Sega had Alien: Isolation that looks to be shaping up nicely, for once in an Aliens game there is just the one creature, hopefully this will make it back into something to be scared of, rather than the cannon fodder of most games from that licence. Warner Bros. had Dying Light which is an open world zombie survival game set in South America, it looks a lot like Dead Island but features free running, and has zombies getting more intelligent and capable at night time, could be great.
So there you have it, again quite a few zombie and horror games. There are quite a few games I didn't mention, but they are the ones that most stood out for me. Hopefully by this time next year I will have one of the new generation of consoles!
Sunday, 22 June 2014
In 2012 I reviewed Zombie/Apocalypse 2012: A Political Horror Story, now the author Ian McCellan has another semi humorous zombie story released which is not related as far as I can tell and takes place in 1969, though not in space as I had originally assumed. I read the E-Book version and I readily admit that I really struggle with reading books digitally!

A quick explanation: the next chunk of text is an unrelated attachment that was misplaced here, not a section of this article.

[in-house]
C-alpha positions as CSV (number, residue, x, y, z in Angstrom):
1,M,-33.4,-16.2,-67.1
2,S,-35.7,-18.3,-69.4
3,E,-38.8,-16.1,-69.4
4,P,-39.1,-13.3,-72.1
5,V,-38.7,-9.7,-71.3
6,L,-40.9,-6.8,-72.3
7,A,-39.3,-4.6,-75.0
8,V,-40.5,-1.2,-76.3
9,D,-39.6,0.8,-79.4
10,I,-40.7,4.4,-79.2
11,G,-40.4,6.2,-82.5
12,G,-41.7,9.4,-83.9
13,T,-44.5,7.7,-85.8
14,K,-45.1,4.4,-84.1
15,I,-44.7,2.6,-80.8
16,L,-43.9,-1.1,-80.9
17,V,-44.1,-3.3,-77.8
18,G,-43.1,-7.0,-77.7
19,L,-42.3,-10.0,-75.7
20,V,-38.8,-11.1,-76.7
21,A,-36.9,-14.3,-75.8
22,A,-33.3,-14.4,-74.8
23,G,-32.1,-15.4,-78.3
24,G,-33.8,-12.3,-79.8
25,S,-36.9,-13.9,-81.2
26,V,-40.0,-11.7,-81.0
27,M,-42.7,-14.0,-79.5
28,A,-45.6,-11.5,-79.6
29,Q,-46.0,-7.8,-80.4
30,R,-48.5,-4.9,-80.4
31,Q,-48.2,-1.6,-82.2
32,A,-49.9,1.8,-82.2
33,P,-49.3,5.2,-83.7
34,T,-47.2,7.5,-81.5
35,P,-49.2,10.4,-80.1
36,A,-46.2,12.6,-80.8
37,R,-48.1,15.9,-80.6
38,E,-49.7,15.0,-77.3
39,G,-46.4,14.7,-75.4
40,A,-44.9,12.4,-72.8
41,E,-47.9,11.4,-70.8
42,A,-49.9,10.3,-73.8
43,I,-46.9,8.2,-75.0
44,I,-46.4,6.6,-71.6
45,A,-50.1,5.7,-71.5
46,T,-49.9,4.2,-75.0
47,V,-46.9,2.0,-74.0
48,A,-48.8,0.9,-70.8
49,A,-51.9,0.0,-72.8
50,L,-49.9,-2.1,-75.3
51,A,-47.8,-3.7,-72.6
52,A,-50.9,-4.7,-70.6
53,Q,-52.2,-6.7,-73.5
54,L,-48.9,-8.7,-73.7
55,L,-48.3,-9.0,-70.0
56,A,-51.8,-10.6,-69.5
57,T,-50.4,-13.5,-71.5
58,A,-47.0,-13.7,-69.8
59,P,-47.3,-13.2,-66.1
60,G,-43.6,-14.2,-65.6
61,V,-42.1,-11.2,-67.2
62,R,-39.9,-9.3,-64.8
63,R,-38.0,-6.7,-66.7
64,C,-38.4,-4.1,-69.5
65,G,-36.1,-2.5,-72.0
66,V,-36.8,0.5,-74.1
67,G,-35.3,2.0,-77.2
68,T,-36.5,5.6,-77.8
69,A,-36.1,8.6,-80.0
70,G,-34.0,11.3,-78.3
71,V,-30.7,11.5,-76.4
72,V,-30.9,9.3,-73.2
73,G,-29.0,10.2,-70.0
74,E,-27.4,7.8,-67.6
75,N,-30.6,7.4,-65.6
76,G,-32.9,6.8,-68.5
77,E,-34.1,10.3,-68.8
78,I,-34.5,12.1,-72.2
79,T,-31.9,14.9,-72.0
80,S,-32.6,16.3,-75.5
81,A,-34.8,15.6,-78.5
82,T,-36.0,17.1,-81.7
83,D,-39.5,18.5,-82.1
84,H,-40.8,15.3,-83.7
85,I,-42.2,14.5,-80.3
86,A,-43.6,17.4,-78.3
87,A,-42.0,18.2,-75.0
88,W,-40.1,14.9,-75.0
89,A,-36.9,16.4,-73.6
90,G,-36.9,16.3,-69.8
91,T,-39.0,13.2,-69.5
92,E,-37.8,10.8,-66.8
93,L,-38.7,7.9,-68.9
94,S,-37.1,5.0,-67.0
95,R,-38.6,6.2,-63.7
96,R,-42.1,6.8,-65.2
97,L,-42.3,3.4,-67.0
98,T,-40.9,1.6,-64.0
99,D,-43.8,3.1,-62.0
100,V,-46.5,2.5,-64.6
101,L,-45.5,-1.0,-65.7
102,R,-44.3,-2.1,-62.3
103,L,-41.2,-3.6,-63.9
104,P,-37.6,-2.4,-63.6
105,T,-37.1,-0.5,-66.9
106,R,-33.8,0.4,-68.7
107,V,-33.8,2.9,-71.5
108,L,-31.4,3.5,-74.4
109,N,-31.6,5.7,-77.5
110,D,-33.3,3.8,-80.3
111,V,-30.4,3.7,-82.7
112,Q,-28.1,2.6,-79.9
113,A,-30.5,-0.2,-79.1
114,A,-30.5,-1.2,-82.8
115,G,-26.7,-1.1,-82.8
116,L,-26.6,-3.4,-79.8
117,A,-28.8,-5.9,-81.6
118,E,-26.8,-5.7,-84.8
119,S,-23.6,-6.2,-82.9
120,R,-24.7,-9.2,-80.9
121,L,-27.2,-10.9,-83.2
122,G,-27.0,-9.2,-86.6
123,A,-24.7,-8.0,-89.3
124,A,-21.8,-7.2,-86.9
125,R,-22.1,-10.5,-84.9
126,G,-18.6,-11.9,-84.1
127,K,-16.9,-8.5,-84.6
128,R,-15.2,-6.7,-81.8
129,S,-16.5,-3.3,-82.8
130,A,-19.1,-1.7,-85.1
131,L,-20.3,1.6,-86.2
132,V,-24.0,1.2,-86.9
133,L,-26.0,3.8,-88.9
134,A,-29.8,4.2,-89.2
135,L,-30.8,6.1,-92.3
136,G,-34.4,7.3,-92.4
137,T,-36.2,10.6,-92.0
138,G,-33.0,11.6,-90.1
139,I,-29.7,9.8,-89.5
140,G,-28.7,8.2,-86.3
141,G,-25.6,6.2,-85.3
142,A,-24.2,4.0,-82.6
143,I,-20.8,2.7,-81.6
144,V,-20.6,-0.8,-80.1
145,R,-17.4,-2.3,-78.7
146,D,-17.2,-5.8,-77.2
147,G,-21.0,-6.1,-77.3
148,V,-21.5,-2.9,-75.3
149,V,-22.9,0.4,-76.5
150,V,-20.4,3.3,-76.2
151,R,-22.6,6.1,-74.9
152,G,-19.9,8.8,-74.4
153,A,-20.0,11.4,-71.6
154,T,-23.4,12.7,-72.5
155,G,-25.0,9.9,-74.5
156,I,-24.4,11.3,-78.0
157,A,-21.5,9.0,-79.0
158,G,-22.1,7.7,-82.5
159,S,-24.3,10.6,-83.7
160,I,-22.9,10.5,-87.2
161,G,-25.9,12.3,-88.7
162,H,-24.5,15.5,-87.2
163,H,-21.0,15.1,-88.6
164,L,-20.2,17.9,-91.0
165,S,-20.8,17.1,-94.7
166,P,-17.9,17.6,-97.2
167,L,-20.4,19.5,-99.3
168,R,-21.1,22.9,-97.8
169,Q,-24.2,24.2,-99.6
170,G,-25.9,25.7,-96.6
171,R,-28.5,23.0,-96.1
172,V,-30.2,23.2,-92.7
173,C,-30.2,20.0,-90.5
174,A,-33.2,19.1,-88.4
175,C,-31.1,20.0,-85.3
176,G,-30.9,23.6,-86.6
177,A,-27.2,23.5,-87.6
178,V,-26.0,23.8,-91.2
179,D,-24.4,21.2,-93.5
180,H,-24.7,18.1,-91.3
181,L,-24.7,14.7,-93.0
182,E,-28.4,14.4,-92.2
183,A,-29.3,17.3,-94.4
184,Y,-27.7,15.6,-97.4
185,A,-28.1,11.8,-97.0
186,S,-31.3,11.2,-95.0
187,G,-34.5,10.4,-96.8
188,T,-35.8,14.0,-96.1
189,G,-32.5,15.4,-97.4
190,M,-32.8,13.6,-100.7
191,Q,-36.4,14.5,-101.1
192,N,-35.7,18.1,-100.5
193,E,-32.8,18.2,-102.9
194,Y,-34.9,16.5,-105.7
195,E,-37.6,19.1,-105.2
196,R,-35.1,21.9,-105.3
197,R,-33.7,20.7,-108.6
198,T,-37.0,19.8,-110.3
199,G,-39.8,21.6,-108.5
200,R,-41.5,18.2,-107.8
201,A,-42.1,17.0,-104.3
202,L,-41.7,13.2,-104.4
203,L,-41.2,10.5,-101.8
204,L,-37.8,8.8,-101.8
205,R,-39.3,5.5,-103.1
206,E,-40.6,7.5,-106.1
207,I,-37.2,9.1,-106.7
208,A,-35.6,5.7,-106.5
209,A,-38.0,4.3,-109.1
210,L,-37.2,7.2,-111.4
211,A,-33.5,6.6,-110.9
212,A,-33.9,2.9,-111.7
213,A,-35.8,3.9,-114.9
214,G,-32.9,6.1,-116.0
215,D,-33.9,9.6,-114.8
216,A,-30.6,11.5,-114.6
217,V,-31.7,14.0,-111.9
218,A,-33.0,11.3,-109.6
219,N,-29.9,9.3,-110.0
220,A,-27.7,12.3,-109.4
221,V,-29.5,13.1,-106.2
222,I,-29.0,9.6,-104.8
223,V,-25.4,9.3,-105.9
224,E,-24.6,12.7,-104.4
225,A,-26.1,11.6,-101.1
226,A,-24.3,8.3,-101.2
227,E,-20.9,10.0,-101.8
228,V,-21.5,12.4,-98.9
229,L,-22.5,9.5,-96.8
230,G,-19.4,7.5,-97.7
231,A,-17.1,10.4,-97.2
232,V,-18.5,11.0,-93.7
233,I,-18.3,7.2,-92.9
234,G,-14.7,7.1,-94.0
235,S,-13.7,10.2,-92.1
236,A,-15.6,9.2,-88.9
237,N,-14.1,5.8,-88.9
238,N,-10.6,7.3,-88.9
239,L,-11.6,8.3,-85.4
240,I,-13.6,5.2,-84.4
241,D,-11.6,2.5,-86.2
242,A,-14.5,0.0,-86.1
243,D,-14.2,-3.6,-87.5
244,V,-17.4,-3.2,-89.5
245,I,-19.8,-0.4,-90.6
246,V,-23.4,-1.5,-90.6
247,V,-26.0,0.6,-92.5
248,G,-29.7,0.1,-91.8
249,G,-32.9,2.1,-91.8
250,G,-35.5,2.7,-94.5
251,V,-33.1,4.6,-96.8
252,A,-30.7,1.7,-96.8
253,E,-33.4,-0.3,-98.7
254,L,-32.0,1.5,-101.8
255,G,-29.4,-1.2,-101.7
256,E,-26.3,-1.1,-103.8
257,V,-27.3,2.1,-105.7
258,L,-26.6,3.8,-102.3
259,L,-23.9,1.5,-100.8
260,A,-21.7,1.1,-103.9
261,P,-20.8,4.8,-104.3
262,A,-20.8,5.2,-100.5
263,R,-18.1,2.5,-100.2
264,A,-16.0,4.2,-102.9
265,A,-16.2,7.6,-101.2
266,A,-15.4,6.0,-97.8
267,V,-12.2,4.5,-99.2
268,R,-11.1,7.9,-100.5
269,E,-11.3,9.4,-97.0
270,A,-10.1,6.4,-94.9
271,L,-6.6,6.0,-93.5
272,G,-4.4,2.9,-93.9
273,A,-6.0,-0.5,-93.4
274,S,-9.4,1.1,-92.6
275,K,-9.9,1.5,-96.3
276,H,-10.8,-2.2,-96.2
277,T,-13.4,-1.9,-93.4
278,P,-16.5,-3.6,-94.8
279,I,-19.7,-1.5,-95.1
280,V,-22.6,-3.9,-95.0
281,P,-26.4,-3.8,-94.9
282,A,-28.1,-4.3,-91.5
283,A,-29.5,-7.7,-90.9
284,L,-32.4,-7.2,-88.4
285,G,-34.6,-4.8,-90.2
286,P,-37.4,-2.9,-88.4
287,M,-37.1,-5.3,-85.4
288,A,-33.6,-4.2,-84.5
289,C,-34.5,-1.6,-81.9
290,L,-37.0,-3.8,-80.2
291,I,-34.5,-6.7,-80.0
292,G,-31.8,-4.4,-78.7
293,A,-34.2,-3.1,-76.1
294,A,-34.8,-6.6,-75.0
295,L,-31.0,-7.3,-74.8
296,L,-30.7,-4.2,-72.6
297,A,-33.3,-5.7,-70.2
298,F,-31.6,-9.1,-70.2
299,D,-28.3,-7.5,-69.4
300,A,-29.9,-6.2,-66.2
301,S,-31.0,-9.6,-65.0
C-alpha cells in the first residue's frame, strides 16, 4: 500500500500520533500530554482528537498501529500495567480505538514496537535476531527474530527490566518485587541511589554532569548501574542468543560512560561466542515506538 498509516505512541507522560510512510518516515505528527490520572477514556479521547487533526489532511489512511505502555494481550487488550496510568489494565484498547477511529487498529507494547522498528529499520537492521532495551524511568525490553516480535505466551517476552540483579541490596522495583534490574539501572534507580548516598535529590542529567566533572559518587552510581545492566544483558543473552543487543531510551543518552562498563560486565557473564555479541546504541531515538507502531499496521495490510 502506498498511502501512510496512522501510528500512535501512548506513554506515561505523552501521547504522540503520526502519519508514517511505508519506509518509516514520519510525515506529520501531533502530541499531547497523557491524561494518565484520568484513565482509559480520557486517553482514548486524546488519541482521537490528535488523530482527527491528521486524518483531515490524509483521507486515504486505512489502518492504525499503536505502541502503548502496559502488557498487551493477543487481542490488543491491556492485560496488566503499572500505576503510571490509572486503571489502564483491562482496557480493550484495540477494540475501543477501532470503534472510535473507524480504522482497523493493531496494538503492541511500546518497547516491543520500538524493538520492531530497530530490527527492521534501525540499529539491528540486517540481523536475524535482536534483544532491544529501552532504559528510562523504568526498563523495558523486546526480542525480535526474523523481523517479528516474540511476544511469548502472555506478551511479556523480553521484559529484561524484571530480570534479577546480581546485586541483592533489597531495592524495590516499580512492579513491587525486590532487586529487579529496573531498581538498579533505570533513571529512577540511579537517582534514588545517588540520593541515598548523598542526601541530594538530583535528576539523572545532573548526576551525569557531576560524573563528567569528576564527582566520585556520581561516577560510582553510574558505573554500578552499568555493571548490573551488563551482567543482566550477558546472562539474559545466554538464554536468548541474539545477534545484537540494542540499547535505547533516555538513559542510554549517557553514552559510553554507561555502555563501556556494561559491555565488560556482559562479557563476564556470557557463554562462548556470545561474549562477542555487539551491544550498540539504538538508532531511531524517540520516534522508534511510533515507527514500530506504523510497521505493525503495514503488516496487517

Film maker Mark Matthews is visited by the military whilst he is under arrest for having sex with an under-age girl. They request his assistance in making a special film, if he complies his charges will be dropped. Taken to a secret location he is tasked with making a film that shows the apparent Apollo 11 moon landings. He discovers the whole Russian and American space race was actually created as a distraction to the populaces of both countries to hide the fact that a zombie apocalypse was occurring. Meanwhile in an American city Will a barman and a bunch of other people band together when the undead start roaming the streets. Joined by some soldiers as well as some local gangsters together they try and find a way to escape the hell the place has become.